The Chicago version of Bozo ran on WGN-TV in Chicago for 40 years and was seen in many other cities after cable television transformed WGN into a superstation. Bozo -- portrayed in Chicago for many years by Bob Bell -- was so popular that the waiting list for tickets to a TV show eventually stretched to a decade.

The demand for tickets and the prolonged waiting list prompted the station to stop taking reservations for 10 years. On the day in 1990 when WGN started taking reservations again, it took just five hours to book the show for five more years.


Larry Harmon in 1954

The phone company reported more than 27 million phone call attempts had been made. By the time the show bowed out in Chicago, in 2001, it was the last locally produced version. Harmon said at the time that he hoped to develop a new cable or network show, as well as a Bozo feature film.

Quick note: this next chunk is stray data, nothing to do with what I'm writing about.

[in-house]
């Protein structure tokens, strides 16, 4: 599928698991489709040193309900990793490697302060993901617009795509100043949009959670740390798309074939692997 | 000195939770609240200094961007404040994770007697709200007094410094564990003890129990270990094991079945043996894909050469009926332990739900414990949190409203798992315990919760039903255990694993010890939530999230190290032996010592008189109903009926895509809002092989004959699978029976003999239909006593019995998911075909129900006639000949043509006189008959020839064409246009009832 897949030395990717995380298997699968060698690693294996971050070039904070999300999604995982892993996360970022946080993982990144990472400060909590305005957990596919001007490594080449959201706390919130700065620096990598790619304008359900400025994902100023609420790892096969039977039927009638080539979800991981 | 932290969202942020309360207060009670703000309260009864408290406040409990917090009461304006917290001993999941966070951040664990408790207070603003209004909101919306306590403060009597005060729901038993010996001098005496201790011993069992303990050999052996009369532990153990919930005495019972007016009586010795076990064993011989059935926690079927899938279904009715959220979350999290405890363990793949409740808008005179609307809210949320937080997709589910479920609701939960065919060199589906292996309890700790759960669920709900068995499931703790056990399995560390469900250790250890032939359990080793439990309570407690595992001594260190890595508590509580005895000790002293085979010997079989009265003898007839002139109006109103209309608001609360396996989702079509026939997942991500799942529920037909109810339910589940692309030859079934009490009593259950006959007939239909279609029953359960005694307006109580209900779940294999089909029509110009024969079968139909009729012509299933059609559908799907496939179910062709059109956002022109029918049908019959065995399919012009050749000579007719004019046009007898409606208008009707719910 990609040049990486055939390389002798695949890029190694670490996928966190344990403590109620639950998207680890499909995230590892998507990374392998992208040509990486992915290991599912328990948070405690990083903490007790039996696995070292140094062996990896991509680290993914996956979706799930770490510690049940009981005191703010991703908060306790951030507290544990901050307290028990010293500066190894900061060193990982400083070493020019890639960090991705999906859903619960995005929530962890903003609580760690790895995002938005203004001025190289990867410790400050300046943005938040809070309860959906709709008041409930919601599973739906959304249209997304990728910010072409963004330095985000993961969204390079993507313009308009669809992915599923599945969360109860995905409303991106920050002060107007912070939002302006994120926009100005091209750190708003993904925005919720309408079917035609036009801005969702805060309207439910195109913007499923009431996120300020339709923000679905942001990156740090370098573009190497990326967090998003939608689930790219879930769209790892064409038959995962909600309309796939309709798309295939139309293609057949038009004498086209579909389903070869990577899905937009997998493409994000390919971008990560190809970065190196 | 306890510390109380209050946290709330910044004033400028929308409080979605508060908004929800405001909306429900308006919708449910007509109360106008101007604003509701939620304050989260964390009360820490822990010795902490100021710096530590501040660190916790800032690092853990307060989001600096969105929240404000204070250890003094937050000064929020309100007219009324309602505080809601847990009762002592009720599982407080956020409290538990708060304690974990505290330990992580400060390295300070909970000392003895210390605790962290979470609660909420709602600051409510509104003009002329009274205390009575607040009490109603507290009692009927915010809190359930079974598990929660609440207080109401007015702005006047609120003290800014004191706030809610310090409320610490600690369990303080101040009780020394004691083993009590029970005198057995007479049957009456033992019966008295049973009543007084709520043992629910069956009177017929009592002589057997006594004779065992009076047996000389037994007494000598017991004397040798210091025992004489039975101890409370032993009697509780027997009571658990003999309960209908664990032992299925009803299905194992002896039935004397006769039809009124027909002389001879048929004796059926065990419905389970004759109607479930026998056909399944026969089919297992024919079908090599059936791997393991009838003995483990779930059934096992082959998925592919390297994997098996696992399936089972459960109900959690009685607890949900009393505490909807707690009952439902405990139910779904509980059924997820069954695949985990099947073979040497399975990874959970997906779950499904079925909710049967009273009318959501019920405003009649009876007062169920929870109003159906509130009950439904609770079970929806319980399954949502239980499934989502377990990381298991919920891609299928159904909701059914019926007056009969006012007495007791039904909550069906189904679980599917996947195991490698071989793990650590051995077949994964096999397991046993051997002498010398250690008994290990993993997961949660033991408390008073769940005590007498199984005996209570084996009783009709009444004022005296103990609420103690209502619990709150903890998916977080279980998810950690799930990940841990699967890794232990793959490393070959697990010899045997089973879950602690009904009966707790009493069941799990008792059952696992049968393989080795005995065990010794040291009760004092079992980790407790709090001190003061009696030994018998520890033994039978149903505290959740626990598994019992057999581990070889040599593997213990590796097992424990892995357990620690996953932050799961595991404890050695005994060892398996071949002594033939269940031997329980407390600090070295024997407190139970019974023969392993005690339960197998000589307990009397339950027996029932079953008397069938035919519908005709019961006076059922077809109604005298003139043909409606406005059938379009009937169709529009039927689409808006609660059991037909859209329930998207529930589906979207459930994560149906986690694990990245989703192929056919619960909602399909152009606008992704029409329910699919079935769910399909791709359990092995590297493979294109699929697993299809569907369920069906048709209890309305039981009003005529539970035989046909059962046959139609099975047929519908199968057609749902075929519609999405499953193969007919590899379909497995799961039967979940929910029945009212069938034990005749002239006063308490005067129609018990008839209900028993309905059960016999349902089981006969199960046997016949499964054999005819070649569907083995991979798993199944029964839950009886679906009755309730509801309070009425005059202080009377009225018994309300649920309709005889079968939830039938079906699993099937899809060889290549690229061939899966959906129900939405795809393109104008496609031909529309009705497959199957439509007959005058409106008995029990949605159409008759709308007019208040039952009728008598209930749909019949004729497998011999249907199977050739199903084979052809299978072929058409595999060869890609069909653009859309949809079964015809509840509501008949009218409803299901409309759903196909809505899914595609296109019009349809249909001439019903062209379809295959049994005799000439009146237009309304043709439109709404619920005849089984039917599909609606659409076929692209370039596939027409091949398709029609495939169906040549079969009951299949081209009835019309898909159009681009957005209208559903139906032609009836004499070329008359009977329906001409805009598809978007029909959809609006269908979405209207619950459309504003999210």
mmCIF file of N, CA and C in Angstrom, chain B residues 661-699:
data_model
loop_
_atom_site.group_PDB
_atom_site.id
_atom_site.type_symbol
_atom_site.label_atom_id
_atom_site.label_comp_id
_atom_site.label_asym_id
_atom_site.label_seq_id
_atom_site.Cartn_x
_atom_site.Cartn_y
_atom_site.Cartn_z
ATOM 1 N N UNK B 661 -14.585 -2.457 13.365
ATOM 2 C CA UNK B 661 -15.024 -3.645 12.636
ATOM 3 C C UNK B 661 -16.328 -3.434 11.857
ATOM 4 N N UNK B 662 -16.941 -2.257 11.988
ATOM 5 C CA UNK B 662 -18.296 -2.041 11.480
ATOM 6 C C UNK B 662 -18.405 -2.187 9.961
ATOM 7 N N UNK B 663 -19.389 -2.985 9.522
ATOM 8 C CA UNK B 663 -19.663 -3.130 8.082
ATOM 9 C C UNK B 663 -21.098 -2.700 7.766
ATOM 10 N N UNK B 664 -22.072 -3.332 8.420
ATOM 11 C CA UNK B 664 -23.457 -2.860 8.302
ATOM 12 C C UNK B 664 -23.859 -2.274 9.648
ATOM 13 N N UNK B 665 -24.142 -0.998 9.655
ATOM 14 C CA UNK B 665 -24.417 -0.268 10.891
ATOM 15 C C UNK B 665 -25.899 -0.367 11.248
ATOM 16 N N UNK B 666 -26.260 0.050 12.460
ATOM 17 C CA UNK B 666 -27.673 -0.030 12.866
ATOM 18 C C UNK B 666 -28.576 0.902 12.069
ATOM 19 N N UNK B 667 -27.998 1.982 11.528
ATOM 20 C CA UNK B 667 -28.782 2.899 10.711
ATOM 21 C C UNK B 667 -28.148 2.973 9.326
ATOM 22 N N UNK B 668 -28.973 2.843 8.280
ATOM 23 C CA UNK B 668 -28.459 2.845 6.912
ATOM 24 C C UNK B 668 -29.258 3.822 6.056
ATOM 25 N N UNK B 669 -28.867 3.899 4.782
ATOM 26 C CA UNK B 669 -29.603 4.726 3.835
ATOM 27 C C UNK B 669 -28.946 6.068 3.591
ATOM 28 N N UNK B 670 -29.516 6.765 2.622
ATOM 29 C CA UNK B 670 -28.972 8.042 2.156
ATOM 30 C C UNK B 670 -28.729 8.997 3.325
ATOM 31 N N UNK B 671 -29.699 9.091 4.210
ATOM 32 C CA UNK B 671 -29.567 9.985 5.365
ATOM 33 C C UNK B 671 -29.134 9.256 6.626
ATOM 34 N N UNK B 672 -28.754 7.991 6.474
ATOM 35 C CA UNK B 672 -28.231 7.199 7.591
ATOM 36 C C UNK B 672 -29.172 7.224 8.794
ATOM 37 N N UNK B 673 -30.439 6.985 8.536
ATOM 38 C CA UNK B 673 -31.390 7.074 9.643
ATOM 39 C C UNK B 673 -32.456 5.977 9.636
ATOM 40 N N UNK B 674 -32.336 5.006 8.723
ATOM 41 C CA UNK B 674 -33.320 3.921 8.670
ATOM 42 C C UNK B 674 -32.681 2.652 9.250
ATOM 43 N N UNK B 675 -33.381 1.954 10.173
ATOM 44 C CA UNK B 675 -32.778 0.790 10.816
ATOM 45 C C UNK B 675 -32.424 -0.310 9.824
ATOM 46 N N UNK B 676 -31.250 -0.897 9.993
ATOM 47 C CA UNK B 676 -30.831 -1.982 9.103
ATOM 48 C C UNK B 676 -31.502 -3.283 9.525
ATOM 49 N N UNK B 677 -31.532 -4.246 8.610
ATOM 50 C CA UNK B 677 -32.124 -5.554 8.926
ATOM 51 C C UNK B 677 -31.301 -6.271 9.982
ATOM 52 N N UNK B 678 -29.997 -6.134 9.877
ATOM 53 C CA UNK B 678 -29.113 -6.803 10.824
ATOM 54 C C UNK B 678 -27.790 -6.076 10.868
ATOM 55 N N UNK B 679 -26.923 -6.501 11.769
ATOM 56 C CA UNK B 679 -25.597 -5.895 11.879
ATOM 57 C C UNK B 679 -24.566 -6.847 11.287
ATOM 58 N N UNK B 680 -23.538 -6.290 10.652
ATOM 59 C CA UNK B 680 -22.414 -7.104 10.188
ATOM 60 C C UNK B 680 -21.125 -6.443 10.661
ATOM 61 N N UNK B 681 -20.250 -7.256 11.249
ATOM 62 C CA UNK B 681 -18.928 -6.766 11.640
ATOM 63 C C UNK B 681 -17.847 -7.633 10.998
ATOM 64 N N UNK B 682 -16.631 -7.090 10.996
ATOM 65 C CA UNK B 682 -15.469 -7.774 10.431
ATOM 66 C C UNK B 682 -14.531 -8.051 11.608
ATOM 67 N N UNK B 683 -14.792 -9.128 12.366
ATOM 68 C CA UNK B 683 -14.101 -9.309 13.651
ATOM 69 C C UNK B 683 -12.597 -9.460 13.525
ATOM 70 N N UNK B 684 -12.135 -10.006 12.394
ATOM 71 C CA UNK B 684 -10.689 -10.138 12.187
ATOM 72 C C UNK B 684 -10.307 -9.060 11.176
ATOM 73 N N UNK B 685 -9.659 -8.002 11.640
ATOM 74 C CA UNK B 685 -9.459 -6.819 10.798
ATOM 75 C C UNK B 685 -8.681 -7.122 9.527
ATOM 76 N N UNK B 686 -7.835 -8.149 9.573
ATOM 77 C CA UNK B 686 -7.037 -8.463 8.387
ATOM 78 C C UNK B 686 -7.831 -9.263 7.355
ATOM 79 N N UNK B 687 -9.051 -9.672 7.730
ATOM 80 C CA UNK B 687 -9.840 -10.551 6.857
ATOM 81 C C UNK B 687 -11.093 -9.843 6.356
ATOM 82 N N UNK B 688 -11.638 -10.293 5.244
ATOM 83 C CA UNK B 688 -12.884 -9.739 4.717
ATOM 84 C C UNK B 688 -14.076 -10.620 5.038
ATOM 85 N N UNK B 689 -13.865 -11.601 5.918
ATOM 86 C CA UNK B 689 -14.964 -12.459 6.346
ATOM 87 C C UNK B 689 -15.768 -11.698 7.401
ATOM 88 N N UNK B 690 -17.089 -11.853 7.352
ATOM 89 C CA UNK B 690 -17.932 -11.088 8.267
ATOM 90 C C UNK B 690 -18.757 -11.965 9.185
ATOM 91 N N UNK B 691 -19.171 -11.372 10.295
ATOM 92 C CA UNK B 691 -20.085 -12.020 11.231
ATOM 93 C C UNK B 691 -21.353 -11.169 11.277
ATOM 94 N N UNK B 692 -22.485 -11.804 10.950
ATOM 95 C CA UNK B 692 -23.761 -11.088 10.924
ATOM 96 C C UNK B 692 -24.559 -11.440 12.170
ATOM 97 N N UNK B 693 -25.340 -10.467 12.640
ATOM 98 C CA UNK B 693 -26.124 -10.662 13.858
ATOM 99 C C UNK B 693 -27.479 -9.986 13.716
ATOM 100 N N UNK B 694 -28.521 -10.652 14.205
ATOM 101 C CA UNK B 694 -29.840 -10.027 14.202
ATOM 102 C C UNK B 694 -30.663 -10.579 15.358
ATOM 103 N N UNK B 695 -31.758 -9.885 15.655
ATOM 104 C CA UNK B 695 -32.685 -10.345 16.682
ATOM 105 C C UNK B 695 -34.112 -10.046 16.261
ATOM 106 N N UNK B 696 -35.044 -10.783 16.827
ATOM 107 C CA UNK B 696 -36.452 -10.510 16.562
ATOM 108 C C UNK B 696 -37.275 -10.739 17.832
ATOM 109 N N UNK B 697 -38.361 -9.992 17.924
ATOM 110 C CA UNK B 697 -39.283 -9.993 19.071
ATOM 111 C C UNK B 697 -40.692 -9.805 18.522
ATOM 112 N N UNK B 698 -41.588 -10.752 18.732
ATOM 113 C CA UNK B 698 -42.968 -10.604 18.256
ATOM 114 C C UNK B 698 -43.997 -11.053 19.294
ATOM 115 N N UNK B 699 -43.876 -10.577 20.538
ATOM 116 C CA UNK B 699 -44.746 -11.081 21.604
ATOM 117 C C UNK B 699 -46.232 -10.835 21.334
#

He became caught up in a minor controversy in 2004 when the International Clown Hall of Fame in Milwaukee took down a plaque honoring him as Bozo and formally endorsed Colvig for creating the role. Harmon denied ever misrepresenting Bozo's history.

He said he was claiming credit only for what he added to the character -- "What I sound like, what I look like, what I walk like" -- and what he did to popularize Bozo. Harmon said, "Isn't it a shame the credit that was given to me for the work I have done, they arbitrarily take it down, like I didn't do anything for the last 52 years."


Larry Harmon was protective of the Bozo reputation

Harmon protected Bozo's reputation with a vengeance, while embracing those who poked good-natured fun at the clown. As Bozo's influence spread through popular culture, his very name became a synonym for clownish behavior.